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Building an AWS Lambda in C#, part 6: Triggers


In part 5, we amended our Lambda to write to an S3 bucket; and in this part, we’ll explore triggers to run it regularly.

Let’s build an AWS Lambda in C#

Part 6: Scheduling your Lambda

Most Lambdas aren’t invoked the way we’re testing ours… Instead, triggers cause them to run when certain events happen (perhaps a new file in an S3 bucket with data to work on, a timer, or some other input).

The AWS EventBridge service can provide scheduled trigger events for a variety of services, including Lambdas.

Create a trigger

We’re going to create a trigger that will run our Lambda once per day, for the city of our choice.

First we’ll create it, and schedule it to run every 5 minutes. This will allow us to test that it’s working. Then, we’ll go back and revise it to run on a daily basis.

  • Visit the Amazon Eventbridge service in the AWS console.
  • Select Rules to see all current rules for your account, and tap Create rule
  • Provide a name, eg. trigger-sample-lambda-daily
  • In the Define pattern section, select Schedule
  • You could provide Cron expression for a nuanced schedule, but we’ll use the Fixed rate option.
  • Configure the Fixed rate schedule to run every 5 minutes.
  • Skip the Select event bus section (scheduled events always run on the AWS default event bus).

Trigger schedule pattern

  • In the Select targets section, we’ll instruct the event to trigger our Lambda.
    • In Target, select: Lambda function
    • A Function selection appears, choose our Lambda: SampleLambdaFunction
    • Now expand the Configure input options.
    • Select Constant input and provide: "London, UK"

Trigger target

Correction to the screenshot above: you must enclose "London, UK" in quotation marks in order for it to be accepted as a JSON string.

  • Finally, click Create to create your trigger.

Check the logs

Having created the trigger, it’ll run every 5 minutes, so wait up to 5 minutes to view the logs.

  • Navigate to the CloudWatch service in the AWS console.
  • There, under Log groups, click into the /aws/lambda/SampleLambdaFunction group.
  • You should find a log stream from the past 5 minutes.
  • Take a quick look to make sure it seems ok.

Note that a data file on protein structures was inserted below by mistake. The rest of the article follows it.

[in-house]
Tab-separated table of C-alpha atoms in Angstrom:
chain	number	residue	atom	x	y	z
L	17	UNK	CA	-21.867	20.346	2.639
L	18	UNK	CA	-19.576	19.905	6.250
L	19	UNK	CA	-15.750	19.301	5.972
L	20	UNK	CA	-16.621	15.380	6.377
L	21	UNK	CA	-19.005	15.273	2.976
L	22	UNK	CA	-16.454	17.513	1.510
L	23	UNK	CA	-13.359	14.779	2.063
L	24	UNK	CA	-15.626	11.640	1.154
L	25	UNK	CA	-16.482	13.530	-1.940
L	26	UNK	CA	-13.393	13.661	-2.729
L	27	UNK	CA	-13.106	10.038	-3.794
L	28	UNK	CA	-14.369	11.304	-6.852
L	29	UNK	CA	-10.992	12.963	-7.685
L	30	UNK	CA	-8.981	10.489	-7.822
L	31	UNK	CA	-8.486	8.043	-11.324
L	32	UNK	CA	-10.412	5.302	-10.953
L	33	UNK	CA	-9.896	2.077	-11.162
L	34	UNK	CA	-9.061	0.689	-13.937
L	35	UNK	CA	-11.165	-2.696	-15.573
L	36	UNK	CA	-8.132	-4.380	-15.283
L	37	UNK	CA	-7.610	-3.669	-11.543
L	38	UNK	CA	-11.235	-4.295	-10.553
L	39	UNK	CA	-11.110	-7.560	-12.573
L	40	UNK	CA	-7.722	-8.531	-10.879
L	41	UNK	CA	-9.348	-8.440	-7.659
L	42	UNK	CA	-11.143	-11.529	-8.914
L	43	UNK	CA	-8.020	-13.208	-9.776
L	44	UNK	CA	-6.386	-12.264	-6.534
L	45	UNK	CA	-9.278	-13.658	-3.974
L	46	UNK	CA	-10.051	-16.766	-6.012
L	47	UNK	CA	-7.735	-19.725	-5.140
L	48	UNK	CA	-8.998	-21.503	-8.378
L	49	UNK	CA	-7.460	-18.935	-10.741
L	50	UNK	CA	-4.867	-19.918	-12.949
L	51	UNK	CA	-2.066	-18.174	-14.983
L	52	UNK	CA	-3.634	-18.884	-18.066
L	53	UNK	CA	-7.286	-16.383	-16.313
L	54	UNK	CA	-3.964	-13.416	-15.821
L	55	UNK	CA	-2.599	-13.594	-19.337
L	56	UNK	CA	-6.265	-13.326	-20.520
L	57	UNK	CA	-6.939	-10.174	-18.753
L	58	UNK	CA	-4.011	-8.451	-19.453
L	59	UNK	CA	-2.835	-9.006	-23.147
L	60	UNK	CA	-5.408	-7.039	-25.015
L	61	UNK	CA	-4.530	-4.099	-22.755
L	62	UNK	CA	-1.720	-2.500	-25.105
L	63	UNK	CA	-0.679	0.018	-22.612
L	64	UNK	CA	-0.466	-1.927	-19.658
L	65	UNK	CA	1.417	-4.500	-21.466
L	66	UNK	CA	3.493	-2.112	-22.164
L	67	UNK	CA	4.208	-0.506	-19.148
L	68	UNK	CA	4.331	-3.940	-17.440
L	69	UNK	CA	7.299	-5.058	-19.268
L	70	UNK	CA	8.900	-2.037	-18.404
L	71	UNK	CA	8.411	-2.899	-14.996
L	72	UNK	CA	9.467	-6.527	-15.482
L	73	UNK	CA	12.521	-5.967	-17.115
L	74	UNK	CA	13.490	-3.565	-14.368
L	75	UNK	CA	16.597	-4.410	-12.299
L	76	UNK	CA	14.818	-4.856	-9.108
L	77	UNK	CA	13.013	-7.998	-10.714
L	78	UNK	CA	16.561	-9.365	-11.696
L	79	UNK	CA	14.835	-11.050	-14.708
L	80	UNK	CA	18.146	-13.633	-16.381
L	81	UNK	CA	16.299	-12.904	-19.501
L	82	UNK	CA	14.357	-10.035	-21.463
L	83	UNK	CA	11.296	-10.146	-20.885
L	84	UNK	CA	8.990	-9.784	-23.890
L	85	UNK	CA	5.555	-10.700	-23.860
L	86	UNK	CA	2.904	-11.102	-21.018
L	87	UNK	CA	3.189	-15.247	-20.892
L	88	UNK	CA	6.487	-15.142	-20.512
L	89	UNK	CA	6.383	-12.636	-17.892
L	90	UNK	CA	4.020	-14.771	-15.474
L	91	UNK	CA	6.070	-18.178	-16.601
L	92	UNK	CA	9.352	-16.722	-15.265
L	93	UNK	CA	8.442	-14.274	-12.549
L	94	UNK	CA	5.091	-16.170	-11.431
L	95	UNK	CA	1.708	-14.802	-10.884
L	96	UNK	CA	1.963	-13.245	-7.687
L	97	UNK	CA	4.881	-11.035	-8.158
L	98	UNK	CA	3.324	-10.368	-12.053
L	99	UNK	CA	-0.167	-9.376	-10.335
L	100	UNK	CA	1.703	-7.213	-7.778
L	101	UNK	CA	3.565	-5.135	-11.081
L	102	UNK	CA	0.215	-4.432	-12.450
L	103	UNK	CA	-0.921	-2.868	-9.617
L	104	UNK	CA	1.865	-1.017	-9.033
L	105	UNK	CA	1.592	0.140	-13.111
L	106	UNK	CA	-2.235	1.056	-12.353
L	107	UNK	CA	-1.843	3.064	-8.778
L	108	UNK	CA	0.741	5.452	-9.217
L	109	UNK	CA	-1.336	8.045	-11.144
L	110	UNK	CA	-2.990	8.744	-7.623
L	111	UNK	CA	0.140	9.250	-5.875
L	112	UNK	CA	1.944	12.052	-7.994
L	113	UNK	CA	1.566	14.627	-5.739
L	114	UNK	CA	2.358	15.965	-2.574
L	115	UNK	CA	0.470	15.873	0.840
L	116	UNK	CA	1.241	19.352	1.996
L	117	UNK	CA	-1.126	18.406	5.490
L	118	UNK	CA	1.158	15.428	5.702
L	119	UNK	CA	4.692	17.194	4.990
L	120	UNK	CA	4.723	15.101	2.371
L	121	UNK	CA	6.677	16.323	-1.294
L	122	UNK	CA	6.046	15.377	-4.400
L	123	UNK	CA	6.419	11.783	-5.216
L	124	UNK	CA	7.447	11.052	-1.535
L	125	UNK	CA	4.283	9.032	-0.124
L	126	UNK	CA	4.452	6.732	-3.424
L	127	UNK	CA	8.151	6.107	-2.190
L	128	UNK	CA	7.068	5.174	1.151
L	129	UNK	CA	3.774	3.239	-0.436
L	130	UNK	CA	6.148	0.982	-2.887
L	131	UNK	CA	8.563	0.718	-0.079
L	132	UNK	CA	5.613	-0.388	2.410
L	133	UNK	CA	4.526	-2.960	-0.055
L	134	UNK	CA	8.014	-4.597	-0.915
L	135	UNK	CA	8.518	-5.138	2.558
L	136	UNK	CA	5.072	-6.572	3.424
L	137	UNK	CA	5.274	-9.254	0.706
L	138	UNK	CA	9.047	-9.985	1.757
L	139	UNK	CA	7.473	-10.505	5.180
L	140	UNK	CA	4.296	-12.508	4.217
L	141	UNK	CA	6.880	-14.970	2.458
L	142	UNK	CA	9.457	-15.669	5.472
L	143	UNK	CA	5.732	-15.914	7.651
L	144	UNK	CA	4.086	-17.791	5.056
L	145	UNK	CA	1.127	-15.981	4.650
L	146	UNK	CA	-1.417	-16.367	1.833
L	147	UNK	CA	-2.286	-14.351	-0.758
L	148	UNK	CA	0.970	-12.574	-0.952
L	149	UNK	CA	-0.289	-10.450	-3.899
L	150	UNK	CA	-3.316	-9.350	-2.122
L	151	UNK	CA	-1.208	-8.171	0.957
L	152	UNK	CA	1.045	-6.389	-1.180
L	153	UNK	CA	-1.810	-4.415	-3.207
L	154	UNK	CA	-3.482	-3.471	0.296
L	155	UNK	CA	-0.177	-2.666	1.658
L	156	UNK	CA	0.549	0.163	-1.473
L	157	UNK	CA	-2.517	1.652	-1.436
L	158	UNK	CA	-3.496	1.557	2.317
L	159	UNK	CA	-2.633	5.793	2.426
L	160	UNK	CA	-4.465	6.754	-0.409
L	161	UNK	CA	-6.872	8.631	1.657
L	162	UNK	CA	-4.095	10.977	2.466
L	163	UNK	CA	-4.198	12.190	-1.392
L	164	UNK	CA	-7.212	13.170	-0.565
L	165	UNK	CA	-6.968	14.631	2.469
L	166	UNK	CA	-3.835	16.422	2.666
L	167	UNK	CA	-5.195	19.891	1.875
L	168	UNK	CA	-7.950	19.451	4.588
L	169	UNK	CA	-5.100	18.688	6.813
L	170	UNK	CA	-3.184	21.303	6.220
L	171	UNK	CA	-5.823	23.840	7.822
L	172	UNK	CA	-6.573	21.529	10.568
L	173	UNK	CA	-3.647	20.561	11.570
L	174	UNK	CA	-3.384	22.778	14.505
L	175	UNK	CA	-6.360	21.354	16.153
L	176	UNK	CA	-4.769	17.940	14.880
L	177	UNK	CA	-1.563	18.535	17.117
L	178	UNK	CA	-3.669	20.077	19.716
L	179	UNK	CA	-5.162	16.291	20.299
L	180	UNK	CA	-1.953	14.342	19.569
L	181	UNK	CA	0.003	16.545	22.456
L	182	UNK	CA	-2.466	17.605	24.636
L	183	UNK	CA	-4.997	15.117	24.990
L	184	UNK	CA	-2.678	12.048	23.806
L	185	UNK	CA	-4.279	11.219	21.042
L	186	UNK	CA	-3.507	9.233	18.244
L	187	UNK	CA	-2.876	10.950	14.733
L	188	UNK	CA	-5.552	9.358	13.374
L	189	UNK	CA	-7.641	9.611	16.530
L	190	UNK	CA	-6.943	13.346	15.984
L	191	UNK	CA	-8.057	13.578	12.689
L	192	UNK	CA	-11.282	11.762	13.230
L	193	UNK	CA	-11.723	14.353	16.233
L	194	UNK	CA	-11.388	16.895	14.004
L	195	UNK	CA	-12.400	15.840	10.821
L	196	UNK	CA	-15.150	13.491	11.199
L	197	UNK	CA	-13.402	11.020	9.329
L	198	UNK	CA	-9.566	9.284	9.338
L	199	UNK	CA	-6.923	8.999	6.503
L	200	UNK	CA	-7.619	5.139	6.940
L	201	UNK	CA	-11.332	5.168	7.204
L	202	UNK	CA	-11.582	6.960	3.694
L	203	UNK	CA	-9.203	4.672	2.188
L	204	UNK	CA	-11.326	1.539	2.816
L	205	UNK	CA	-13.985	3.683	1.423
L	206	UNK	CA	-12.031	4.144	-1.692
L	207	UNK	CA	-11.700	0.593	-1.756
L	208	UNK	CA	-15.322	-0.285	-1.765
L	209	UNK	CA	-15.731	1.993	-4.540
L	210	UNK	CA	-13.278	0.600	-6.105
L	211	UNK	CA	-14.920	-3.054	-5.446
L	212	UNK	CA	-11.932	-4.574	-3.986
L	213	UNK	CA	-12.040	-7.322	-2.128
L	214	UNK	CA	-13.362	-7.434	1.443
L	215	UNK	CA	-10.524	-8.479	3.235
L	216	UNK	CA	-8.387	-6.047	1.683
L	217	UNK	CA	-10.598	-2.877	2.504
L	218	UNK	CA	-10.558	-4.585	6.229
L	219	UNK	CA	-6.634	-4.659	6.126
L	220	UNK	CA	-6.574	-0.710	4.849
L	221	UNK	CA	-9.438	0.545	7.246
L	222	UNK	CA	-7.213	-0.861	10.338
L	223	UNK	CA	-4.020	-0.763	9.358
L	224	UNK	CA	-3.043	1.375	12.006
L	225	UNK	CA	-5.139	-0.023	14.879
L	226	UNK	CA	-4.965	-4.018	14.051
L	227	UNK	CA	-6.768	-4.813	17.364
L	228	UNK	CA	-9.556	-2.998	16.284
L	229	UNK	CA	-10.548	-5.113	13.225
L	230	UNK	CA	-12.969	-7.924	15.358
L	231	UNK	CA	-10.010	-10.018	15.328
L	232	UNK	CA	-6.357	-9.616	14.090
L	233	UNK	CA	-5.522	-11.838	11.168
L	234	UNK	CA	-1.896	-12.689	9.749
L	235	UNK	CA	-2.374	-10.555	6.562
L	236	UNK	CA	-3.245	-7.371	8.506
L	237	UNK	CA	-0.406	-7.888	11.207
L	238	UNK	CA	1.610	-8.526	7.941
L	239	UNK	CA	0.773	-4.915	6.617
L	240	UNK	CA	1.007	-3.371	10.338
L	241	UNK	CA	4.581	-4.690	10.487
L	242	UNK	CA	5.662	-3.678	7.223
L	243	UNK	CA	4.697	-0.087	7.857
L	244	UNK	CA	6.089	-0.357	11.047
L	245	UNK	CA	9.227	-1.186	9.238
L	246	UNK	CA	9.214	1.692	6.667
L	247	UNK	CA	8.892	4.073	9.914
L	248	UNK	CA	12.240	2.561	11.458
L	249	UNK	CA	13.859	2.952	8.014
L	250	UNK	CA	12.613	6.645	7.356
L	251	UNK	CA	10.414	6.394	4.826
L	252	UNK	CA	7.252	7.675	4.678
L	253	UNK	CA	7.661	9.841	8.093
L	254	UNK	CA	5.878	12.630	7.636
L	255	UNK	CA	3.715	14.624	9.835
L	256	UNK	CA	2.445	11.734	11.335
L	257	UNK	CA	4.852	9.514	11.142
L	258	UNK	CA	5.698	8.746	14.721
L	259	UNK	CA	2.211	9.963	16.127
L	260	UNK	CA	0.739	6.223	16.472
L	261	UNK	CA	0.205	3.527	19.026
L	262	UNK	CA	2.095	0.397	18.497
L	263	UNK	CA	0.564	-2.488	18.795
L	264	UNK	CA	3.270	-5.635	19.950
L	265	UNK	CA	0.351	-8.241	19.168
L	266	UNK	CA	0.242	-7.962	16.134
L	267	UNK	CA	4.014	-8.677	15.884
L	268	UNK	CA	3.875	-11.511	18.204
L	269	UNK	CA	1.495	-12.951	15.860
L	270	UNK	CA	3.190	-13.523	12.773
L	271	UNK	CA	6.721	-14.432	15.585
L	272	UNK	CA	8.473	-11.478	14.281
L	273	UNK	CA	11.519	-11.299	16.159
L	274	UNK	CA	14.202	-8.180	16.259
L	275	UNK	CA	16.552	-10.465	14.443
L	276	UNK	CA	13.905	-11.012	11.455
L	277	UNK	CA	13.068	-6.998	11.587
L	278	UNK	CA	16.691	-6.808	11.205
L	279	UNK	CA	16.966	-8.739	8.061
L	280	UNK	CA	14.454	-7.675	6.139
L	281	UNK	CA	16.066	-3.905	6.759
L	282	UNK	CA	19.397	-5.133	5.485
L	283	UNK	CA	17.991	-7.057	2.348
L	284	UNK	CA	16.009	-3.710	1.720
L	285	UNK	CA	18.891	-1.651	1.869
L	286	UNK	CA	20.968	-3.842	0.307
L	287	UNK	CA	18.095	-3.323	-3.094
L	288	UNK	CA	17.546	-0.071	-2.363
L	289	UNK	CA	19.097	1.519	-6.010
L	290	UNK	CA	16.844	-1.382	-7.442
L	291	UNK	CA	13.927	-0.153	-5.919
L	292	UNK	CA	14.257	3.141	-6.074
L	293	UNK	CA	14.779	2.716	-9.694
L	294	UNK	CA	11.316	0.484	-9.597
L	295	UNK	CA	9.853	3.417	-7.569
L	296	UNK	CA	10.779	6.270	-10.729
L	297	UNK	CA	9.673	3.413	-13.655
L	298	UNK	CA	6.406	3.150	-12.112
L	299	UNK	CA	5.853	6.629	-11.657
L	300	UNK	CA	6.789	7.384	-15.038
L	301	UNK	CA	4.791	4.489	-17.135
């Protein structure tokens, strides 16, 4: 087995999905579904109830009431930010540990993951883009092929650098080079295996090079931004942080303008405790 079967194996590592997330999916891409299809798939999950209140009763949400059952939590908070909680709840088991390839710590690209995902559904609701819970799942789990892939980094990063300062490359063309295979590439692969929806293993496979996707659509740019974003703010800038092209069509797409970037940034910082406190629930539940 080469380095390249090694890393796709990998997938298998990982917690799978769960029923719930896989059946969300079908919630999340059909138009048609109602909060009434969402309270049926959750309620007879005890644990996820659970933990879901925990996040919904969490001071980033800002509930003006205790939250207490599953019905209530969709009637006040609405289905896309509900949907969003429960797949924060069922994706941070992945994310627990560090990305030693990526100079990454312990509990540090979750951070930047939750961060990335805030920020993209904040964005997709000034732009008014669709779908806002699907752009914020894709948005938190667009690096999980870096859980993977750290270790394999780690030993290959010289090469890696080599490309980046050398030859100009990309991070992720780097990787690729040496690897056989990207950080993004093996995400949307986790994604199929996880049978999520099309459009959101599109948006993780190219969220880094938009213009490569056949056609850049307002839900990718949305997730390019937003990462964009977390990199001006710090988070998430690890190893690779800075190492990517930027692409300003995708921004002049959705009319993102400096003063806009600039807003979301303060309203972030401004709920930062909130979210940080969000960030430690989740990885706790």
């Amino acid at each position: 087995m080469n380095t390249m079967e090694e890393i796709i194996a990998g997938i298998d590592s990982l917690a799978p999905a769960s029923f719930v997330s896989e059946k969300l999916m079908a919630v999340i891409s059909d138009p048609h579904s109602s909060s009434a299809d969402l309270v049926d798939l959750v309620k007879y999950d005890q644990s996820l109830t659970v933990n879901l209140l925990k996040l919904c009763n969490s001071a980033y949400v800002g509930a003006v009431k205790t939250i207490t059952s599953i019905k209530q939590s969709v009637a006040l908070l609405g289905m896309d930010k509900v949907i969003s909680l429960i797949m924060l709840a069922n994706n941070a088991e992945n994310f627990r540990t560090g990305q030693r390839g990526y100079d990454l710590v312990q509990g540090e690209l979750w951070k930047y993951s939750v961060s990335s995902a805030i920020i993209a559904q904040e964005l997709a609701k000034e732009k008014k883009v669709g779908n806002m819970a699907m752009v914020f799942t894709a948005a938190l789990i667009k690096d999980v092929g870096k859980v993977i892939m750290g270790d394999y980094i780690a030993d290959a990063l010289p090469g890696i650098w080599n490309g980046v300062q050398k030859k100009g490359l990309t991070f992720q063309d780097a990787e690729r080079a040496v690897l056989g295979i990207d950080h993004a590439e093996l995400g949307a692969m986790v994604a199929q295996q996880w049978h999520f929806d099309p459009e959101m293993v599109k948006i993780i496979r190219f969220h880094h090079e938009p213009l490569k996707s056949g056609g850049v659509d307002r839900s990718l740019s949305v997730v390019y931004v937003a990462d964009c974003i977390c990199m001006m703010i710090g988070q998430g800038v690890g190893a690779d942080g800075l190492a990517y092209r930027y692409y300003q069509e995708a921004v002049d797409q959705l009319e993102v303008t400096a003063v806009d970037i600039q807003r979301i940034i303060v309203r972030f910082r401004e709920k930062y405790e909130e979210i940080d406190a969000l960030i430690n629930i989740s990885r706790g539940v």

Next, we’ll check S3 for an ouptut file.

  • Navigate to the S3 service in the AWS console.
  • There, under Buckets, click into the sample-lambda-storage bucket.
  • If the Lambda was successful, you should see a new object, created in the past 5 minutes.
  • You can select and Download the object with the Actions menu button to ensure it has the content you expect.

Update the schedule

Now that we’re satisfied that the scheduled event is working, it’s time to adjust it to run a little less frequently.

  • Return to the Amazon EventBridge service in AWS.
  • Select Rules, and click into the new rule, ie. trigger-sample-lambda-daily
  • Tap Edit to modify it, and head down to the Define pattern section.

You can read more about scheduling expressions to figure out the best for your use.

Cron expressions are pretty nuanced, and you can learn about their syntax in the Schedule Expressions for Rules documentation.

We’re going to use one of the example cron strings:

15 12 * * ? *

This can be interpreted as a set of positional parameters:

Minutes Hours Day of month Month Day of week Year
15 12 * * ? *

It will run at 12:15pm (UTC) every day.

  • Select Cron expression and provide the expression: 15 12 * * ? *

As soon as you provide an expression, the schedule section will display the next 10 upcoming trigger times to help you check your cron expression. If it’s correct, you’ll see it scheduled to run at 12:15:00 GMT on each of the next 10 days.

Trigger cron expression

  • Finally scroll to the bottom, and tap Update to confirm the change.

The event has now been altered to run every day at 12:15pm GMT.


Congratulations! You’ve created a Lambda that checks the weather at your chosen city, using a secret API key, and then stores that information in an S3 bucket. You’ve scheduled an event that will trigger it every day at 12:15pm, and checked that it’s working.

Where next?

There are plenty of other services your Lambda could interact with, and AWS provide a number of AWSSDK.* nuget library packages to help you communicate with other AWS services, too.

For instance, you might consider establishing a database in RDS and then storing the temperature information for your chosen city there so that you can access it and reason about it.

Hopefully this tutorial has given you a little more information and experience than the usual “hello world” examples, and hopefully some insights into how you could build useful tools using AWS and .NET technologies.